Potter argued that ‘Many charitable foundations are much mismanaged, to say the least…Rich private charities are misdirecting funds which, in equity, are available towards the education of the labouring classes. I would mention the Manchester Free Grammar School, the income of which is upwards of £4,400 yet only 150 boys are educated, many of them not on the foundation, but paying for their tuition. If the bequest were properly managed at least 3,000 might be taught’. His friend, Joseph Brotherton, stepped up to second him. He pressed the need for ‘an extensive system of education as means of suppressing crime’. But it was not to be done through taxation: ‘Taxes produce poverty, and poverty produces crime’. He pointed out that across the country the revenue of all the charitable Endowed Schools was upwards of three million pounds annually. If this were properly applied, ‘ample means of education might be provided without additional taxation’. Reticence to countenance direct state funding of education from both dissenters, as well as Anglicans, in this era of both laissez-faire and radical liberalism was, therefore, another key driver of the moves towards regulatory control of the charities.
The first of a succession of Bills intended to establish oversight of the educational charities was presented in 1835. From the outset the underlying issue was clear: whilst the largely Dissenting Whig element in the Commons was determined to right the historic wrong of corruption and mismanagement, the Anglican establishment, which dominated the Tory Party, was equally determined to minimize any measure which might weaken their control of the charities.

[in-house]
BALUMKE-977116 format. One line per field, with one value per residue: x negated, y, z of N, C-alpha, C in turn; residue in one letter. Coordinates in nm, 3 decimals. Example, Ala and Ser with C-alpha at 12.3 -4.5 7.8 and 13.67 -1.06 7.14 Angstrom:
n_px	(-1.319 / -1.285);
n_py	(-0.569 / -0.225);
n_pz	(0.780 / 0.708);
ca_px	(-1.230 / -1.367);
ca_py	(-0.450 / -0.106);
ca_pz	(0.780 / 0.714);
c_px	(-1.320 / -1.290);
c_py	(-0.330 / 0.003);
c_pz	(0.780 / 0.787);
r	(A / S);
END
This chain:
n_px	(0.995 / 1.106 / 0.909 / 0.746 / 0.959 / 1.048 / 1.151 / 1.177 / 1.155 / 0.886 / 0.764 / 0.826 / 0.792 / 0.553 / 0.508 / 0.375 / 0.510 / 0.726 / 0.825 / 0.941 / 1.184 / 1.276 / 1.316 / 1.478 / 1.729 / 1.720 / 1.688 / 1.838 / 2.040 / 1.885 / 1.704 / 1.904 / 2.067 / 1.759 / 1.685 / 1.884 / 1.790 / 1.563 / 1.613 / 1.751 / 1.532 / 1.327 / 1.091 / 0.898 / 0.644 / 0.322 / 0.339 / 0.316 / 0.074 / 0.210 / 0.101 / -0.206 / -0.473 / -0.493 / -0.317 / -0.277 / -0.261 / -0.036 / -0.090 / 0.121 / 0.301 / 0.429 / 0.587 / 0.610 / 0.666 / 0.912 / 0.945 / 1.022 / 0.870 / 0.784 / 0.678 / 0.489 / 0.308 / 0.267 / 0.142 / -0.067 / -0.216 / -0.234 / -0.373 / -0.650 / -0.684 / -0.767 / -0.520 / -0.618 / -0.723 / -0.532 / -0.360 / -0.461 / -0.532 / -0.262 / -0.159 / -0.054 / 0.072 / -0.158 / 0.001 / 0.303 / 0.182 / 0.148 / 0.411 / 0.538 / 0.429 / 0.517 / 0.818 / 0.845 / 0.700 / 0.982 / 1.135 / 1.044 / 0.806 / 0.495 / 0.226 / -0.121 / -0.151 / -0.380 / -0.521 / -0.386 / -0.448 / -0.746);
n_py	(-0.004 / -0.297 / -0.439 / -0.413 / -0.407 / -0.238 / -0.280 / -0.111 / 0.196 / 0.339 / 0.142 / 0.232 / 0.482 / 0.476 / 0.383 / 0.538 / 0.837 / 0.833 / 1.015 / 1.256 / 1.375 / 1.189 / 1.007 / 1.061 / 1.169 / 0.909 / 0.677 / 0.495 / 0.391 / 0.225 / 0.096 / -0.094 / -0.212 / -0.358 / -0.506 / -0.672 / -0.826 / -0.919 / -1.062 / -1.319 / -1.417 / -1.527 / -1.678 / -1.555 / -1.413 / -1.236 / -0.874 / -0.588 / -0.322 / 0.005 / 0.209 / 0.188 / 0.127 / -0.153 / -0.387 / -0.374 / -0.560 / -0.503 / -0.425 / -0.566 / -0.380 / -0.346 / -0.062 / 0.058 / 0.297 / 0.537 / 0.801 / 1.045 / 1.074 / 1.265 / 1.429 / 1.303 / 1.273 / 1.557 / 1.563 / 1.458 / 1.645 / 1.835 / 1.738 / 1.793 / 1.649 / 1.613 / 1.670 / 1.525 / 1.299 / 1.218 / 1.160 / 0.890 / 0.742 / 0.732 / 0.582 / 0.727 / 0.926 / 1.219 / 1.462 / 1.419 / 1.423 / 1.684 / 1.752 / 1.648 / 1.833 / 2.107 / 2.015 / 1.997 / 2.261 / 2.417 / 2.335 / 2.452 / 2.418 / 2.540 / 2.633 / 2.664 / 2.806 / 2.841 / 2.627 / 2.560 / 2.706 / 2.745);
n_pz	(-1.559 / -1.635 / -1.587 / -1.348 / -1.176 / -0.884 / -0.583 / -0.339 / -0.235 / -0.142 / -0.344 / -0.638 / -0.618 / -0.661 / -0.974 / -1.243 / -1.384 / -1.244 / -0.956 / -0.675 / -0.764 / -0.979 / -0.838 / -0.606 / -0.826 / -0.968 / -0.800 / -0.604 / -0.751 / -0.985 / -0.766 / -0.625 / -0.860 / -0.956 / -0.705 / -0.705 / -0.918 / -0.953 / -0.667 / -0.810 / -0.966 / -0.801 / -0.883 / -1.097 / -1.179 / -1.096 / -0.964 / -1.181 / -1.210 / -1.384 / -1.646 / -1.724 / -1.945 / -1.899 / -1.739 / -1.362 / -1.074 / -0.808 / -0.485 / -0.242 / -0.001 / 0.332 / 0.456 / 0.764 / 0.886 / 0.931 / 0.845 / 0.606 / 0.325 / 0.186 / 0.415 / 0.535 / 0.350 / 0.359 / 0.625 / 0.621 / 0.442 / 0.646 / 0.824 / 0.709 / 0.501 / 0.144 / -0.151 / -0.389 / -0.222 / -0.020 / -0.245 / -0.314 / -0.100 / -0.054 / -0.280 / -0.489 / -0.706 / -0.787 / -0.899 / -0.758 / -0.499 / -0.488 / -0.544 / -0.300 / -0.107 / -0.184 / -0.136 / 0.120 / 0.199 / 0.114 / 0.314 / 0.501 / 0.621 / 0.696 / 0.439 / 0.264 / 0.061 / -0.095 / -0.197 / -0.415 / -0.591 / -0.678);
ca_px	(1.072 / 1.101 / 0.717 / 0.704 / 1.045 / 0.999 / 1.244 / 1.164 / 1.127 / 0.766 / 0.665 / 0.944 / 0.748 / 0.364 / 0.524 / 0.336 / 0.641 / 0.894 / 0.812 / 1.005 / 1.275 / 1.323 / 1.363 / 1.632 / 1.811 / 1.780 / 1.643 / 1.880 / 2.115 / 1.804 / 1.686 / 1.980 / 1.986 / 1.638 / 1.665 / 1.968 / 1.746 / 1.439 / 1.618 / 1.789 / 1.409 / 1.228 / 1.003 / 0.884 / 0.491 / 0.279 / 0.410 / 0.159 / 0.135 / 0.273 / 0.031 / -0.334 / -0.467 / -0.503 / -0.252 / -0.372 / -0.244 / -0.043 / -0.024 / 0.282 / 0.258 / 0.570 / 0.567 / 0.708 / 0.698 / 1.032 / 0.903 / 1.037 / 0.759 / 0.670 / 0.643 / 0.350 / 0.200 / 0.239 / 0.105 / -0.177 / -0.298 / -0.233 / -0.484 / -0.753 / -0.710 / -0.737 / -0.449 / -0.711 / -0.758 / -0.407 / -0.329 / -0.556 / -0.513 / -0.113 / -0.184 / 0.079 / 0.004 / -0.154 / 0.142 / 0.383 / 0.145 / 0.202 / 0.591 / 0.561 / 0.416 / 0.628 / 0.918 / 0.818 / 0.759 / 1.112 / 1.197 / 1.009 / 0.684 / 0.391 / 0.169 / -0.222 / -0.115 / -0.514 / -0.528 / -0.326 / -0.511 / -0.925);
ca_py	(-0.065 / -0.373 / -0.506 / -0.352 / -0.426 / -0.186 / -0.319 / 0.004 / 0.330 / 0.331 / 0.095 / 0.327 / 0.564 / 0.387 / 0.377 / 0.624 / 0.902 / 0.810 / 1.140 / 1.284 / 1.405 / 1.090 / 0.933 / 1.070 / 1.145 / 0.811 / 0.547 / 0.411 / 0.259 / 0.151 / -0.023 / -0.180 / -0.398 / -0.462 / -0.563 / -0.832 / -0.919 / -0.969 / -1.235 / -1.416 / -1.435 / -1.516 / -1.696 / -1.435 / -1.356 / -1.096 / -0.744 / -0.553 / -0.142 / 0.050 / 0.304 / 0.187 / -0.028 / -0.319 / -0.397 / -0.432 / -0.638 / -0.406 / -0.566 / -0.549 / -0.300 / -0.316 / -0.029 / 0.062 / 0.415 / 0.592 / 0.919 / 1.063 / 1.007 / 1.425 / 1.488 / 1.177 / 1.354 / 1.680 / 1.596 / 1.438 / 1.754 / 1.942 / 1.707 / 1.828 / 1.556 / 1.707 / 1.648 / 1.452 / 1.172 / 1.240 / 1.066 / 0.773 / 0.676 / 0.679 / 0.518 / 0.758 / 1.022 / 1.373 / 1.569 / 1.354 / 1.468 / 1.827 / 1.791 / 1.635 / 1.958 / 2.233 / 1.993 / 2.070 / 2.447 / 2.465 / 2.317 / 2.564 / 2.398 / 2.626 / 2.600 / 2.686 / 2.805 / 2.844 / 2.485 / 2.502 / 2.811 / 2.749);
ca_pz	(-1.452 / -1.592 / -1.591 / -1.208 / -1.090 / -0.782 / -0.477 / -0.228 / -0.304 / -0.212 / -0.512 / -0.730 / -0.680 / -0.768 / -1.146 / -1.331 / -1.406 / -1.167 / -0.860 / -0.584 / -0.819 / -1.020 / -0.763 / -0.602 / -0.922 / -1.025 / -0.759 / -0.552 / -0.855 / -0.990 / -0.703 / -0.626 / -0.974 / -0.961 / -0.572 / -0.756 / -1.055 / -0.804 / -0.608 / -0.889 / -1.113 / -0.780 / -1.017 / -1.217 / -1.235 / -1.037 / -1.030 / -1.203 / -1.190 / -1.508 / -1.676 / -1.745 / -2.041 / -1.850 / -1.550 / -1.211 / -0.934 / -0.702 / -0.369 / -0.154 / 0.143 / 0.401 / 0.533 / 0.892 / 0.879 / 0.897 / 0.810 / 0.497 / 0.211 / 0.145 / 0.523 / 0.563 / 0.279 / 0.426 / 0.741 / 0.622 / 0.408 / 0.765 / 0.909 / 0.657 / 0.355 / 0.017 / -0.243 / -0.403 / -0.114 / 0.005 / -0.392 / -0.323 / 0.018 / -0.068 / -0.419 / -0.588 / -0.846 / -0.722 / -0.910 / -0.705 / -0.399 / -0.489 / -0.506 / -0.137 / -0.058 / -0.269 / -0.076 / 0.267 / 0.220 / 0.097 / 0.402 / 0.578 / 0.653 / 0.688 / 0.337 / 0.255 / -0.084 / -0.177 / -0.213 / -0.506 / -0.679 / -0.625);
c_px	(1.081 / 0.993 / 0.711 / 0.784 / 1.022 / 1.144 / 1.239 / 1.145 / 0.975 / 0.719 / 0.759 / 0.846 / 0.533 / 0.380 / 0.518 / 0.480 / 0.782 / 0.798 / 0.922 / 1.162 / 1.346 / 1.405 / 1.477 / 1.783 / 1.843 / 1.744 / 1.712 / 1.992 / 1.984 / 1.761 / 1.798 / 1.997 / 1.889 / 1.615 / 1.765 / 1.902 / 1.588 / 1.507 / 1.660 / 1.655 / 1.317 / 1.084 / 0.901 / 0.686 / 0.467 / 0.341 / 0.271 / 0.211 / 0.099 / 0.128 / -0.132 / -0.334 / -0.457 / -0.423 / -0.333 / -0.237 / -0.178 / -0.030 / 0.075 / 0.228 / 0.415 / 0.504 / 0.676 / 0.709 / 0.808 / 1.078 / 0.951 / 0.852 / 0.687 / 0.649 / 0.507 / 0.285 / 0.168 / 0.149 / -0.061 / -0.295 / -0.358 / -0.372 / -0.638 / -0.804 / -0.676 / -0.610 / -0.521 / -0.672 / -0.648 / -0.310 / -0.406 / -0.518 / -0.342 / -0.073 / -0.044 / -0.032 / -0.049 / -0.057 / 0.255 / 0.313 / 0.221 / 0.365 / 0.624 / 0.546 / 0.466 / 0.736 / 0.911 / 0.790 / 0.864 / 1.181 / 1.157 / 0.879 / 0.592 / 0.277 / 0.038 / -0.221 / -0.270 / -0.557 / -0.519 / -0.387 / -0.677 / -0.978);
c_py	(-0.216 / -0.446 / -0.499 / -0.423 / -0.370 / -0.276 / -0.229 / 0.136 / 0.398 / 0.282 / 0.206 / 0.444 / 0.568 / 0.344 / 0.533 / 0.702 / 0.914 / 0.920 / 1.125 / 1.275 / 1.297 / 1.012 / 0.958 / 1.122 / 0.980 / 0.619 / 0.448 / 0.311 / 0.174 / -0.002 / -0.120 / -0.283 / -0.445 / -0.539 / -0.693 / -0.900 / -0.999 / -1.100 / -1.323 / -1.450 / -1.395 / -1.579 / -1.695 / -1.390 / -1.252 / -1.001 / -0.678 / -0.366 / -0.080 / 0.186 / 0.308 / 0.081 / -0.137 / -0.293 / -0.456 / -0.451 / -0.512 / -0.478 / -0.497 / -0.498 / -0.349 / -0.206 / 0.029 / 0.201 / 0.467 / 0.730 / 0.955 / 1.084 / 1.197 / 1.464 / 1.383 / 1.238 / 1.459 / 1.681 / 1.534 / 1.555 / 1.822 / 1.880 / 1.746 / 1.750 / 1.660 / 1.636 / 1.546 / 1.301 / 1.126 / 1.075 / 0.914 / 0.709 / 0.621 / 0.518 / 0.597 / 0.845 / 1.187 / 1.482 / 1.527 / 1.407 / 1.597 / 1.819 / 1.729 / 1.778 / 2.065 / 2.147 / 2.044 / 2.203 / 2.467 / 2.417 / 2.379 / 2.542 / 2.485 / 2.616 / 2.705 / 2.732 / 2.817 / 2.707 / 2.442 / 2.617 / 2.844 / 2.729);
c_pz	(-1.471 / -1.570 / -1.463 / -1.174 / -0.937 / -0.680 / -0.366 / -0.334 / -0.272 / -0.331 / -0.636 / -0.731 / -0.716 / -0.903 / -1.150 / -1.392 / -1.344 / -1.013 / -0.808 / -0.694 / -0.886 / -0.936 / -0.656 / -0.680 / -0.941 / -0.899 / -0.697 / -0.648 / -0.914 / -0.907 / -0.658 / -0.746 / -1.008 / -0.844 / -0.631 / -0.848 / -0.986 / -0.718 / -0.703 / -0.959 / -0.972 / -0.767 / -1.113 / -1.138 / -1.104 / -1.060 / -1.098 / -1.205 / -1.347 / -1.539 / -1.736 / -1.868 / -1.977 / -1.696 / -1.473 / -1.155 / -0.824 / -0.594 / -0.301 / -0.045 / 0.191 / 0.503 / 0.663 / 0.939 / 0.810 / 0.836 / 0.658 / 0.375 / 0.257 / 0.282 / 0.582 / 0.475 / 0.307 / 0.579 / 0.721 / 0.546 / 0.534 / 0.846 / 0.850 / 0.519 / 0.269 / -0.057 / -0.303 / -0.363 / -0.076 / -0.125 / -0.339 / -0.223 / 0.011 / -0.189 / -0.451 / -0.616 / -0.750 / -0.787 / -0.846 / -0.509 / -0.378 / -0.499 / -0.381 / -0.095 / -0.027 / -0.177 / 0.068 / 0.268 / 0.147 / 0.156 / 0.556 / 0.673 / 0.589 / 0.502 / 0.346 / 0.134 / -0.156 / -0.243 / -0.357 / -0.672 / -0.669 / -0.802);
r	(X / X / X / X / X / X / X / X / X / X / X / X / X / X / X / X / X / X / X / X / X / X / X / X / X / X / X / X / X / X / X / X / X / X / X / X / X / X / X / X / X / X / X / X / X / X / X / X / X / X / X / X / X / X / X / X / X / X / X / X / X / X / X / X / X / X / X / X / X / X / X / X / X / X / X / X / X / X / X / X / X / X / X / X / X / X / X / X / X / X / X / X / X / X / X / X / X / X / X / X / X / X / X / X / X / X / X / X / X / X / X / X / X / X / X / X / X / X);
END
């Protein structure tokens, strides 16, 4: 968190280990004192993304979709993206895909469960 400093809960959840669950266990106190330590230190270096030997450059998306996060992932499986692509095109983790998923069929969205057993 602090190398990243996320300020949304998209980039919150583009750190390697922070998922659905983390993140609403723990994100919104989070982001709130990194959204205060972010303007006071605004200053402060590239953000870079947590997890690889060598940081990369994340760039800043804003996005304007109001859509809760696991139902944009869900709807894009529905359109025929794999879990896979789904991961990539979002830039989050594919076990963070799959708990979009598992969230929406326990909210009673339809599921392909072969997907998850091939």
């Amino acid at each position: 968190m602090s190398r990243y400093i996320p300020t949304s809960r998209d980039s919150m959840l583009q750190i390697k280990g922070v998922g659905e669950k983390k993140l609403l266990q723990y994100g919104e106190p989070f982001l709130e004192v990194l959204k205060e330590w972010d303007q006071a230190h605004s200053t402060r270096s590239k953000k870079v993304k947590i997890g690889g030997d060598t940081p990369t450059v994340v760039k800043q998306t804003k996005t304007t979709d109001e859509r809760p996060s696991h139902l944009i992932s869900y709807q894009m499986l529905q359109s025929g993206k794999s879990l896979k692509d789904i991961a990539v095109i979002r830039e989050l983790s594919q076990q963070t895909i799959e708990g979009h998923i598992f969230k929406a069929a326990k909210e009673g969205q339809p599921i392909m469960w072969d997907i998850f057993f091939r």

Thus, in the Commons, on 11 June 1835, Daniel Harvey, the radical founder of the Sunday Times, called for a Select Committee, to ‘report …by what means the Charity funds may be most efficiently, promptly, and economically managed’. He went on to attack the House of Lords, which, he claimed, had crippled Brougham’s enquiries from the outset: ‘It suited the wisdom of the hereditary council of the nation to restrict the enquiry to those charities which only made reference to the education of the poor – taking especial care to exclude from investigation all those institutions and endowments, whose profligate perversion and mismanagement, criminal in some and censurable in most, originally suggested and justified the enquiry’. The 1818 legislation was, he claimed, ‘crippled, in the other House of Parliament, by the introduction of a clause forbidding all enquiry into the universities and public schools’.